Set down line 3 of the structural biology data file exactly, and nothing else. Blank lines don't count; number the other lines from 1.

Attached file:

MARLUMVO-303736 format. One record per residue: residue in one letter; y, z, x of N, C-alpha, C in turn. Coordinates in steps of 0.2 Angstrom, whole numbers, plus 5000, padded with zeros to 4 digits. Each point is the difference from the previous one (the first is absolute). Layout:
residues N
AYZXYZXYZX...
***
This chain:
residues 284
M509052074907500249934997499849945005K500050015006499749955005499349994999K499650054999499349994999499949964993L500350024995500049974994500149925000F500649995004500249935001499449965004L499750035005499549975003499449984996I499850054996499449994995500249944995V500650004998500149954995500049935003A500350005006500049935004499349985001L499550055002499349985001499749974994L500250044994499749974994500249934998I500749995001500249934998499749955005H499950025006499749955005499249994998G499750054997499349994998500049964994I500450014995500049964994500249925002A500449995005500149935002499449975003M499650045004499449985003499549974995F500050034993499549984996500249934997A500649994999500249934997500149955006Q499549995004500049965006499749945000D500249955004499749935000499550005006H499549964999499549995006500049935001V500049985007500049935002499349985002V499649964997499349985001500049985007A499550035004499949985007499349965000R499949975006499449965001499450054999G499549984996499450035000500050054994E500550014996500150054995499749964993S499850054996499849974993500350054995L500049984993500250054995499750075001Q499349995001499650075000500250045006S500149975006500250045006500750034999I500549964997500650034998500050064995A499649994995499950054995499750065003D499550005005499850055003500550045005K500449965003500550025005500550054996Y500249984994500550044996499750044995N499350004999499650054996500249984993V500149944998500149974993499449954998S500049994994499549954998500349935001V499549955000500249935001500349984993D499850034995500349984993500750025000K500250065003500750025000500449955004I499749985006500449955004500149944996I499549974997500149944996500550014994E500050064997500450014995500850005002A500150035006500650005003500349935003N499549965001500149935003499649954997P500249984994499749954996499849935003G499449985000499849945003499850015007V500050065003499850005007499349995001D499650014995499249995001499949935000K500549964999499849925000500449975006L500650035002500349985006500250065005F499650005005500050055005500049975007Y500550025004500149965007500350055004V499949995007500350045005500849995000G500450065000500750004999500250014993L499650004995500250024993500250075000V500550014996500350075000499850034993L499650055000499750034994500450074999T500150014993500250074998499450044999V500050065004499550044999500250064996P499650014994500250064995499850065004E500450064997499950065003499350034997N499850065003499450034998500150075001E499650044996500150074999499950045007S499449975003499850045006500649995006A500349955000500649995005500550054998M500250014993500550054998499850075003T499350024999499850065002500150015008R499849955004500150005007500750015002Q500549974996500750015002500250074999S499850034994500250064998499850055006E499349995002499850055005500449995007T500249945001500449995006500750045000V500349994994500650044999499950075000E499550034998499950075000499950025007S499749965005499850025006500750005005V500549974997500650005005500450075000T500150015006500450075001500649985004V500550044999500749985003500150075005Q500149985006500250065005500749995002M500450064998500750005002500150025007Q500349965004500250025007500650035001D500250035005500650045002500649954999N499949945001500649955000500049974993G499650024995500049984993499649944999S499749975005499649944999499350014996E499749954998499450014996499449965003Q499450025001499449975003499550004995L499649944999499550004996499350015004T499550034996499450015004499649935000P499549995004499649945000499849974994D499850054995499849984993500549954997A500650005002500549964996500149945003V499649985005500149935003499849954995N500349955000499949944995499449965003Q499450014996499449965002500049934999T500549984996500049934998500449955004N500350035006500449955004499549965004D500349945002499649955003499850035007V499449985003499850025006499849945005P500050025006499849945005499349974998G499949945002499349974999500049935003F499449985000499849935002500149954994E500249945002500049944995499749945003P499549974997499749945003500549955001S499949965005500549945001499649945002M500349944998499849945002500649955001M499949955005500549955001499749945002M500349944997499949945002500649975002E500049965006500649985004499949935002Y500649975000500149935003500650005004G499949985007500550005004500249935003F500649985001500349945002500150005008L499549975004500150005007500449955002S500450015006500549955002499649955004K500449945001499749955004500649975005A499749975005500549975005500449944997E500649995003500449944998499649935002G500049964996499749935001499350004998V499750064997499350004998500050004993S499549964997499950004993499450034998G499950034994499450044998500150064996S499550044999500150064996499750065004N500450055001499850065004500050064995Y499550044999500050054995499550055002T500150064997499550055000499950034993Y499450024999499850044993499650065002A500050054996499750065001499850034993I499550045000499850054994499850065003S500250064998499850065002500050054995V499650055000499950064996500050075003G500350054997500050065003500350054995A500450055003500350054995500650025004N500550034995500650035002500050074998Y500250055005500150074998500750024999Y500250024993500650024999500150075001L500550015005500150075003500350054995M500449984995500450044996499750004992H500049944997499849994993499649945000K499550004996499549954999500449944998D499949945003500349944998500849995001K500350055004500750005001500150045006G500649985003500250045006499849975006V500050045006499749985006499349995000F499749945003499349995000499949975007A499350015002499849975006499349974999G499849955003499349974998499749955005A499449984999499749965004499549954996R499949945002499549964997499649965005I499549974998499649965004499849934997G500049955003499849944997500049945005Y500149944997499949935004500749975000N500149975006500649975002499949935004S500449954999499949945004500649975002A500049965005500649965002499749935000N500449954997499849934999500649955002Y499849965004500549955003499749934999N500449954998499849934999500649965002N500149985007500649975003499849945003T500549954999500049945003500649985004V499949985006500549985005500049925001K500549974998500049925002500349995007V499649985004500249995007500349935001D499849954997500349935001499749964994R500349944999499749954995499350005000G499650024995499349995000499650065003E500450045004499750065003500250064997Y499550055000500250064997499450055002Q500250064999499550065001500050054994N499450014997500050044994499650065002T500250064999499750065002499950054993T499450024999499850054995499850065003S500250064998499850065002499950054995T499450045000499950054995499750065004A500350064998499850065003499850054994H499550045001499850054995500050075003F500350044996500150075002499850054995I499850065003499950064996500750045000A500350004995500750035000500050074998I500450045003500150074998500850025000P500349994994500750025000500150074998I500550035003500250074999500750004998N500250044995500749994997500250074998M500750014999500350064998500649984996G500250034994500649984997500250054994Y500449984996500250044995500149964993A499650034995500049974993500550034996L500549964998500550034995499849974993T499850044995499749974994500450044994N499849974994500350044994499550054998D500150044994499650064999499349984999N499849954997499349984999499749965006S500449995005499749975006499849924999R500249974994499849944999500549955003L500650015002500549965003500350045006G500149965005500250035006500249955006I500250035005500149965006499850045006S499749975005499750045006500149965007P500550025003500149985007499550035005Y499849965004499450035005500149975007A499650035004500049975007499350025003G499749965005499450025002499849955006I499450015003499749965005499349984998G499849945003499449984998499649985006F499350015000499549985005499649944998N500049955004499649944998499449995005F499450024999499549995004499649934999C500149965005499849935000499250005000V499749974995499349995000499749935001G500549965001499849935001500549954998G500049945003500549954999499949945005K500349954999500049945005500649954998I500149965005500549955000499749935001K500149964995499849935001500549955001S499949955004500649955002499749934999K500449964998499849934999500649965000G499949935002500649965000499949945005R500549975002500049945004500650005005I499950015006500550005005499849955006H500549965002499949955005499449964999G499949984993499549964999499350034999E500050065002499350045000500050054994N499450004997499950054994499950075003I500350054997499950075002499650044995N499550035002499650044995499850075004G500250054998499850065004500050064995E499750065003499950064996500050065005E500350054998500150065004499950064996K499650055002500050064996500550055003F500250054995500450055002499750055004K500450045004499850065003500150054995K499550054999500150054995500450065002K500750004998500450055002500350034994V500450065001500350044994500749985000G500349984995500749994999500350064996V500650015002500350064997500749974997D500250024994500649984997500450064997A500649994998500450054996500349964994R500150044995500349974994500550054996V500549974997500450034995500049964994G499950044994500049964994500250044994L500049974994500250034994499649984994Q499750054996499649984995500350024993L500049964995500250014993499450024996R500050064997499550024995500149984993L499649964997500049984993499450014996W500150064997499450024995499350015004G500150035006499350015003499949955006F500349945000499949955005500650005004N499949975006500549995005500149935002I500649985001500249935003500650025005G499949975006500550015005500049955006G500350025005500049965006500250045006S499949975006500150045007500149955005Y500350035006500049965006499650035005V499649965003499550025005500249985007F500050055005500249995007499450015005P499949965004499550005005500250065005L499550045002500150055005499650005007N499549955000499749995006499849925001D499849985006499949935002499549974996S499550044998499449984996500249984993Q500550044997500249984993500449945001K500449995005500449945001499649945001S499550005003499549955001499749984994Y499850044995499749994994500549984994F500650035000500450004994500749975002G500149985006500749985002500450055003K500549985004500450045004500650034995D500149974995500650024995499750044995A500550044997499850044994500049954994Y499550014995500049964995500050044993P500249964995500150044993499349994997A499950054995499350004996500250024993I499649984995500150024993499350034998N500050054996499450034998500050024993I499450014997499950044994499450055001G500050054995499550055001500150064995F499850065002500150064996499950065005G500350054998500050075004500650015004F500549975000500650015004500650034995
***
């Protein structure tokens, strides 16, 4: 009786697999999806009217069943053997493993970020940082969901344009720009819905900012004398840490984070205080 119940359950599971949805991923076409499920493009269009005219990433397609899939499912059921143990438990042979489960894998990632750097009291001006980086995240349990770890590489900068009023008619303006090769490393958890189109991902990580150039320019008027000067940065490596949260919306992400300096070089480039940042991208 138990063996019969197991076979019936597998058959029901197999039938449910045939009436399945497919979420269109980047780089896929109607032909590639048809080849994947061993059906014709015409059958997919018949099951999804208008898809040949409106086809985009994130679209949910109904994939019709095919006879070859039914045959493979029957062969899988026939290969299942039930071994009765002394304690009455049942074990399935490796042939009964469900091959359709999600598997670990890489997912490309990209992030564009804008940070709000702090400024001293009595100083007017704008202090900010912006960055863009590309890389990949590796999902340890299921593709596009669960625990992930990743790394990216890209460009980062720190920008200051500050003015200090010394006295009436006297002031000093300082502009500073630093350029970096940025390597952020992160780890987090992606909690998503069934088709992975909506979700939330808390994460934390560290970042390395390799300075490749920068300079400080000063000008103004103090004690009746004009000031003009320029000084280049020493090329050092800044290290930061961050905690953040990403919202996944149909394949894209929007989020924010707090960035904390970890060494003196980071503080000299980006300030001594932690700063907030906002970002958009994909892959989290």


AYZXYZXYZX...